y:Üen:v:es:ýXi Aaôf ev:ej:ýen:y:a

khð kÙC krð kÙC :   Dramatic contrast in Hindi-Urdu

      To speak dramatically is to call attention to ones words. This can be done because the speaker wishes to indicate that a particular sentence or phrase is more important than others, that it contradicts others, or that it is being used ironically. The speaker of English can "mark" his or her words by suddenly varying amplitude (shouting or whispering), by slowing his or her normal rate of speech, by overarticulating, or by using abnormal intonations or voice registers (for instance, in sarcastic imitation of a target's way of speaking). While all these essentially phonetic means are also available to speakers of Hindi-Urdu, the language has some additional ways of "marking" words, ways not found in English. One of these is the use of deviant word order:

 1.  km:al: hò,  j:a t:Ü rhi hò Aaòr t:ØJ:ð p:t:a n:hiø  ( ek kb: j:a rhi hò ) !
      'You're the one who is going and you don't know when!?'

      (in a story by  Aenv:t:a Abb:i,  from her collection  m:ØXÏYi-B:r p:hc:an:,  1969, page 92.)
These deviations (themselves conventional) often involve reversals or inversions. For instance in (2) the modifier )j:at:ø*: ki comes to the right of the noun it modifies ( b:at:ðø ) and the predicate noun  t:an:aS:ah comes to the right of part of its verb  haðt:ð hòø :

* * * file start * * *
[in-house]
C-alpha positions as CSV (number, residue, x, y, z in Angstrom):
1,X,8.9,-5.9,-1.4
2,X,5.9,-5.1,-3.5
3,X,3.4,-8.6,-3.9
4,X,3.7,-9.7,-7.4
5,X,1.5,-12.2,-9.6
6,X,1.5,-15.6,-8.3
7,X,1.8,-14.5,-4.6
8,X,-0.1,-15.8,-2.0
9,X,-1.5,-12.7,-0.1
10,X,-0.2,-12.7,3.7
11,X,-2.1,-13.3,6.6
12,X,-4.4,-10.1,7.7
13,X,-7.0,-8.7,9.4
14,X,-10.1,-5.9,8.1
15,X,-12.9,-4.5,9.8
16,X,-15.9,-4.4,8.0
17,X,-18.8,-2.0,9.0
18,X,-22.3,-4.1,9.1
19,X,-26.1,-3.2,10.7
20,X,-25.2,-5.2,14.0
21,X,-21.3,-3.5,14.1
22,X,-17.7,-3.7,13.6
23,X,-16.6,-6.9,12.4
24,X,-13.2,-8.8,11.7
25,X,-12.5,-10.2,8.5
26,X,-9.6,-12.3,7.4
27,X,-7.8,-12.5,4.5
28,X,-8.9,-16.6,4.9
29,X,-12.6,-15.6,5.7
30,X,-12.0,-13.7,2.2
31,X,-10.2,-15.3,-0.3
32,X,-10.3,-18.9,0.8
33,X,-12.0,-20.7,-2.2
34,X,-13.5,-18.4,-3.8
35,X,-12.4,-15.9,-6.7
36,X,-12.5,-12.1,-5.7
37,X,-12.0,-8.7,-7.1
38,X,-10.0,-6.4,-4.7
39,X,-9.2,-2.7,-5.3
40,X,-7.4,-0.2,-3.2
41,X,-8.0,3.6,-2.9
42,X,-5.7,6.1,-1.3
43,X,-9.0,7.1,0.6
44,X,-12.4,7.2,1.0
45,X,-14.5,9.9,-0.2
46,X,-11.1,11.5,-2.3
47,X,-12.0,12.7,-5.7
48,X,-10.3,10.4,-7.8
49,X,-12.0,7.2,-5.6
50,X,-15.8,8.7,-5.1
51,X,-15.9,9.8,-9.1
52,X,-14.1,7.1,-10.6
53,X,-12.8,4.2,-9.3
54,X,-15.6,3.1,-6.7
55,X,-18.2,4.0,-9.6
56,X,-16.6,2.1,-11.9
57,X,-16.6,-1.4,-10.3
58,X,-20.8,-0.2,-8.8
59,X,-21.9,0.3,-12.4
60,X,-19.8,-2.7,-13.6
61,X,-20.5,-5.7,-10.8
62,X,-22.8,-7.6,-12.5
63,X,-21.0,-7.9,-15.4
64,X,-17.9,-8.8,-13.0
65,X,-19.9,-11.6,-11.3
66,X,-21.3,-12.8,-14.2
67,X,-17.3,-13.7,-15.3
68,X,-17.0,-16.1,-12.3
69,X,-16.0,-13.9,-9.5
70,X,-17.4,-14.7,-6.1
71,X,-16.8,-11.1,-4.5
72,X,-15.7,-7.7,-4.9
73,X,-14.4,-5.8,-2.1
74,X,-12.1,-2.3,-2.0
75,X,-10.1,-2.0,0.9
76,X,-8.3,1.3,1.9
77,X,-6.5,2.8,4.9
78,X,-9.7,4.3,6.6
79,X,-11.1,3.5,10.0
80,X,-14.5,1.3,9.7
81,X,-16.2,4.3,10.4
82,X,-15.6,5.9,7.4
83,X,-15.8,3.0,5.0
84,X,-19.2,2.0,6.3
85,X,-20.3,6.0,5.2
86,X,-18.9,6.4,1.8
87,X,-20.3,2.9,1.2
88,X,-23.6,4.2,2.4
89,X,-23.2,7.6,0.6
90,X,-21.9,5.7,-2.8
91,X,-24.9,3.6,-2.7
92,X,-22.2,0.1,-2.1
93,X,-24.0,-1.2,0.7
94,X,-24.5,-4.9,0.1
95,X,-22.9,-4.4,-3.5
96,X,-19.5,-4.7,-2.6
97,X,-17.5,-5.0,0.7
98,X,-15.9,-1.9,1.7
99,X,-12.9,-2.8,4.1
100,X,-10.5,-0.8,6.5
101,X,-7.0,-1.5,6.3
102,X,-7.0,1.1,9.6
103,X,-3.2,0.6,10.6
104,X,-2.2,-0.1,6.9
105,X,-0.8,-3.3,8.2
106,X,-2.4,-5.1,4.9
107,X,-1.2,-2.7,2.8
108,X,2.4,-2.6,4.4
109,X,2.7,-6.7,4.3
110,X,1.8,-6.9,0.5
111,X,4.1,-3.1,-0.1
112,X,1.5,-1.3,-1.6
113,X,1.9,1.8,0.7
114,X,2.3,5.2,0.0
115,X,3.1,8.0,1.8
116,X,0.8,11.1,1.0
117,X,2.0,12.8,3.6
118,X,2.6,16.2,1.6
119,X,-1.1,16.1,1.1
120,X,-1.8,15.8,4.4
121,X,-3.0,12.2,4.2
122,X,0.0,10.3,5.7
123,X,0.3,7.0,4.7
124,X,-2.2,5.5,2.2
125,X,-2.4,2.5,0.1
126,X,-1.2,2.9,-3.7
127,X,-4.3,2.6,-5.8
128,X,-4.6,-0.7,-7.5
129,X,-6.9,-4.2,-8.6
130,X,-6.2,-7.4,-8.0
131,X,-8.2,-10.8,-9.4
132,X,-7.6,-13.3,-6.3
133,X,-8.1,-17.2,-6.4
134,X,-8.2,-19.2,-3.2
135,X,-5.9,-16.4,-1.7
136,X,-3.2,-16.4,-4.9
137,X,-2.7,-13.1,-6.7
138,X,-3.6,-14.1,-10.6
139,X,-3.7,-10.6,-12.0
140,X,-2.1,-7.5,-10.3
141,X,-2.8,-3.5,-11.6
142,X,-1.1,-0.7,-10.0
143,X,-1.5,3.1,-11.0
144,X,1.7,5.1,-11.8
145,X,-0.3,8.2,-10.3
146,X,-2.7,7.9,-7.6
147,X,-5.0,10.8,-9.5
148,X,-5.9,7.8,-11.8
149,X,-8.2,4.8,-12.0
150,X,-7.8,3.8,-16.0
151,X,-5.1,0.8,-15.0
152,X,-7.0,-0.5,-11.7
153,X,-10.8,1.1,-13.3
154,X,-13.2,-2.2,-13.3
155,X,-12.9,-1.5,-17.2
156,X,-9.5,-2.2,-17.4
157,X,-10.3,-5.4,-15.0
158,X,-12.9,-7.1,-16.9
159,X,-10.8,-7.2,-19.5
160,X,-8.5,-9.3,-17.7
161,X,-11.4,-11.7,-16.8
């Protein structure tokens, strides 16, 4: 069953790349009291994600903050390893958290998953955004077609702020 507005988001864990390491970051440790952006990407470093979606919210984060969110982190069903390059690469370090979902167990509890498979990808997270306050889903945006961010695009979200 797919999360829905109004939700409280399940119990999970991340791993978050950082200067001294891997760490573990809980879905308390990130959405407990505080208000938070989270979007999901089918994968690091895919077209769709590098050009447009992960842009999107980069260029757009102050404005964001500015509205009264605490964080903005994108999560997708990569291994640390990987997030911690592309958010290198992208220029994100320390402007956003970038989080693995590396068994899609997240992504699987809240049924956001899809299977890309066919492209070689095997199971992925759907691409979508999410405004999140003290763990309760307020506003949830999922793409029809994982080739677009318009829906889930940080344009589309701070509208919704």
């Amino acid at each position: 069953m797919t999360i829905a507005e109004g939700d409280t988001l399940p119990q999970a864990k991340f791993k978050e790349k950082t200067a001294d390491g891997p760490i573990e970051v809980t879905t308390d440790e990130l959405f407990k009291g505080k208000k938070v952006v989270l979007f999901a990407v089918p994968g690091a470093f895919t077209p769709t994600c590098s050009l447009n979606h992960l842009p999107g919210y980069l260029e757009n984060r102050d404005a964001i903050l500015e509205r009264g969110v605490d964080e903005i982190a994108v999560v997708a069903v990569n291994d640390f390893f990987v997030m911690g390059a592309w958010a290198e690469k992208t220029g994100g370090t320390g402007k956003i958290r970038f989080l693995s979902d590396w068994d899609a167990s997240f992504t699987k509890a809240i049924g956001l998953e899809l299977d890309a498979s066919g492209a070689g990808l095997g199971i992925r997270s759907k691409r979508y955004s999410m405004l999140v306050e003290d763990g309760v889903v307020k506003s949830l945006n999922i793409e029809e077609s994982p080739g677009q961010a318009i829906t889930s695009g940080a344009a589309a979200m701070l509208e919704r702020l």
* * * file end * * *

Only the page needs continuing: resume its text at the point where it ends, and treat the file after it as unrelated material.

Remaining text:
2.  us:ð ev:Sv:as: hað g:y:a T:a ek us:kñ Ap:n:ð Aaòr zy:adat:r m:aú-b:ap: b:at:ðø )j:at:ø*: ki krt:ð hòø p:r haðt:ð t:an:aS:ah hòø.
      'She had become convinced that not only her own but parents in general talk about democracy but in fact are autocrats.'

        (from   ec:e_y:a Aaòr c:il:  by  s:Ø\:m: b:ðdi.  See context.)
More than one inversion can occur, especially in the first conjunct:

 3.  edy:a Aam:ø#N: t:Ün:ð Aaòr p:òs:ð edy:ð m:òøn:ð !
      'You made the invitation and I paid our way!'

      It seems reasonable to suppose that the inversions and deviations in these examples of dramatic contrast have the effect of getting the contrasted elements into places where the intonational peak of the sentence will fall onto them.  Compare the passable (4a) with the sharper and more focussed (4b):

 4a.  n:am: Q:Øda ka l:ðg:a p:r kam: S:òt:an: ka krðg:a.
 4b.  l:ðg:a n:am: Q:Øda ka Aaòr krðg:a kam: S:òt:an: ka !
        'He'll take God's name and do Satan's bidding!'

    (to be continued)

To index of grammatical notes.

To index of  m:lhar.
Drafted (with some assistance from Aan:nd e¾v:ðdi ) and keyed in 26 Feb 2003.  Augmented 15 Mar 2003.